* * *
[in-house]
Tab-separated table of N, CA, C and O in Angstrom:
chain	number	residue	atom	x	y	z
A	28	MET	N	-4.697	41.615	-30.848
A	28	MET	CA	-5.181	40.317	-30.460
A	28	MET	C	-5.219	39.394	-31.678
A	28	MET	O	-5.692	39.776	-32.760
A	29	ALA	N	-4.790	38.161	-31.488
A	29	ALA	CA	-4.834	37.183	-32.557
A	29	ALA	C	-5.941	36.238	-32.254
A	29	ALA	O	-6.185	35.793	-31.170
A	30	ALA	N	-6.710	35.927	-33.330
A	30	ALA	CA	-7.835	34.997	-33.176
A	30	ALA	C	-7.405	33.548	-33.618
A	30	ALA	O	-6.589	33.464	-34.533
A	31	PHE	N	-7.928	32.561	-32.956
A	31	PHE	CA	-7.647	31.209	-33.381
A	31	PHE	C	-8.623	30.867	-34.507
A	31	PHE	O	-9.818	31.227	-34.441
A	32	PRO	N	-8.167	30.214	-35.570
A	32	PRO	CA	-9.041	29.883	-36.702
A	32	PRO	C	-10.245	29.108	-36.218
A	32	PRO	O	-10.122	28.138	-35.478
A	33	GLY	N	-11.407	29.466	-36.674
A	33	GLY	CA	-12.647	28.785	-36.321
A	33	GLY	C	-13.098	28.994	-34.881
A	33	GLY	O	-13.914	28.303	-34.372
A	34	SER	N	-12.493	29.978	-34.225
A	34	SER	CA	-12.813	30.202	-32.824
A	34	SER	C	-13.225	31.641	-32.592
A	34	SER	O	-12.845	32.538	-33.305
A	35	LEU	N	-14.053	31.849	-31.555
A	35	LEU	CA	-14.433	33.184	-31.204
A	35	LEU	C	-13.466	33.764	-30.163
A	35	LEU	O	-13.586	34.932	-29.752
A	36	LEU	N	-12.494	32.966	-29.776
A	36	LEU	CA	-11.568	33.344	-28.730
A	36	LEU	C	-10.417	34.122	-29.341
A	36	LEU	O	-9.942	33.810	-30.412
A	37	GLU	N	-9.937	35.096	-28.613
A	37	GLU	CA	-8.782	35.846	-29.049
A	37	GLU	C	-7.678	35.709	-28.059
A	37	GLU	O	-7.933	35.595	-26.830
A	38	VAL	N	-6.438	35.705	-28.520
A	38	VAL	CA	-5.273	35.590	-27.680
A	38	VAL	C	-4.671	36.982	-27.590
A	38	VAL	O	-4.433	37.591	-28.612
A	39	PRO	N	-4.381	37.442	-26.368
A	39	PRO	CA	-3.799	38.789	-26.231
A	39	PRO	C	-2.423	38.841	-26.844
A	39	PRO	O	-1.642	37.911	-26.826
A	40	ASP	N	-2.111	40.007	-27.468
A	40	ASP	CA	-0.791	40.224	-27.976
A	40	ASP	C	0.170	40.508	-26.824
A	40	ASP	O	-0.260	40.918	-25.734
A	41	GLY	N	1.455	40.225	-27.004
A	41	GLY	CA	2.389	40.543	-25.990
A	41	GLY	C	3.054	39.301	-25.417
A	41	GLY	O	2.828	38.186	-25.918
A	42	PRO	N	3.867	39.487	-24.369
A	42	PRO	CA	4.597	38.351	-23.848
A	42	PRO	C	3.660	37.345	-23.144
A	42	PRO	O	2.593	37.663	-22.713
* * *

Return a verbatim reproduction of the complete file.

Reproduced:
[in-house]
Tab-separated table of N, CA, C and O in Angstrom:
chain	number	residue	atom	x	y	z
A	28	MET	N	-4.697	41.615	-30.848
A	28	MET	CA	-5.181	40.317	-30.460
A	28	MET	C	-5.219	39.394	-31.678
A	28	MET	O	-5.692	39.776	-32.760
A	29	ALA	N	-4.790	38.161	-31.488
A	29	ALA	CA	-4.834	37.183	-32.557
A	29	ALA	C	-5.941	36.238	-32.254
A	29	ALA	O	-6.185	35.793	-31.170
A	30	ALA	N	-6.710	35.927	-33.330
A	30	ALA	CA	-7.835	34.997	-33.176
A	30	ALA	C	-7.405	33.548	-33.618
A	30	ALA	O	-6.589	33.464	-34.533
A	31	PHE	N	-7.928	32.561	-32.956
A	31	PHE	CA	-7.647	31.209	-33.381
A	31	PHE	C	-8.623	30.867	-34.507
A	31	PHE	O	-9.818	31.227	-34.441
A	32	PRO	N	-8.167	30.214	-35.570
A	32	PRO	CA	-9.041	29.883	-36.702
A	32	PRO	C	-10.245	29.108	-36.218
A	32	PRO	O	-10.122	28.138	-35.478
A	33	GLY	N	-11.407	29.466	-36.674
A	33	GLY	CA	-12.647	28.785	-36.321
A	33	GLY	C	-13.098	28.994	-34.881
A	33	GLY	O	-13.914	28.303	-34.372
A	34	SER	N	-12.493	29.978	-34.225
A	34	SER	CA	-12.813	30.202	-32.824
A	34	SER	C	-13.225	31.641	-32.592
A	34	SER	O	-12.845	32.538	-33.305
A	35	LEU	N	-14.053	31.849	-31.555
A	35	LEU	CA	-14.433	33.184	-31.204
A	35	LEU	C	-13.466	33.764	-30.163
A	35	LEU	O	-13.586	34.932	-29.752
A	36	LEU	N	-12.494	32.966	-29.776
A	36	LEU	CA	-11.568	33.344	-28.730
A	36	LEU	C	-10.417	34.122	-29.341
A	36	LEU	O	-9.942	33.810	-30.412
A	37	GLU	N	-9.937	35.096	-28.613
A	37	GLU	CA	-8.782	35.846	-29.049
A	37	GLU	C	-7.678	35.709	-28.059
A	37	GLU	O	-7.933	35.595	-26.830
A	38	VAL	N	-6.438	35.705	-28.520
A	38	VAL	CA	-5.273	35.590	-27.680
A	38	VAL	C	-4.671	36.982	-27.590
A	38	VAL	O	-4.433	37.591	-28.612
A	39	PRO	N	-4.381	37.442	-26.368
A	39	PRO	CA	-3.799	38.789	-26.231
A	39	PRO	C	-2.423	38.841	-26.844
A	39	PRO	O	-1.642	37.911	-26.826
A	40	ASP	N	-2.111	40.007	-27.468
A	40	ASP	CA	-0.791	40.224	-27.976
A	40	ASP	C	0.170	40.508	-26.824
A	40	ASP	O	-0.260	40.918	-25.734
A	41	GLY	N	1.455	40.225	-27.004
A	41	GLY	CA	2.389	40.543	-25.990
A	41	GLY	C	3.054	39.301	-25.417
A	41	GLY	O	2.828	38.186	-25.918
A	42	PRO	N	3.867	39.487	-24.369
A	42	PRO	CA	4.597	38.351	-23.848
A	42	PRO	C	3.660	37.345	-23.144
A	42	PRO	O	2.593	37.663	-22.713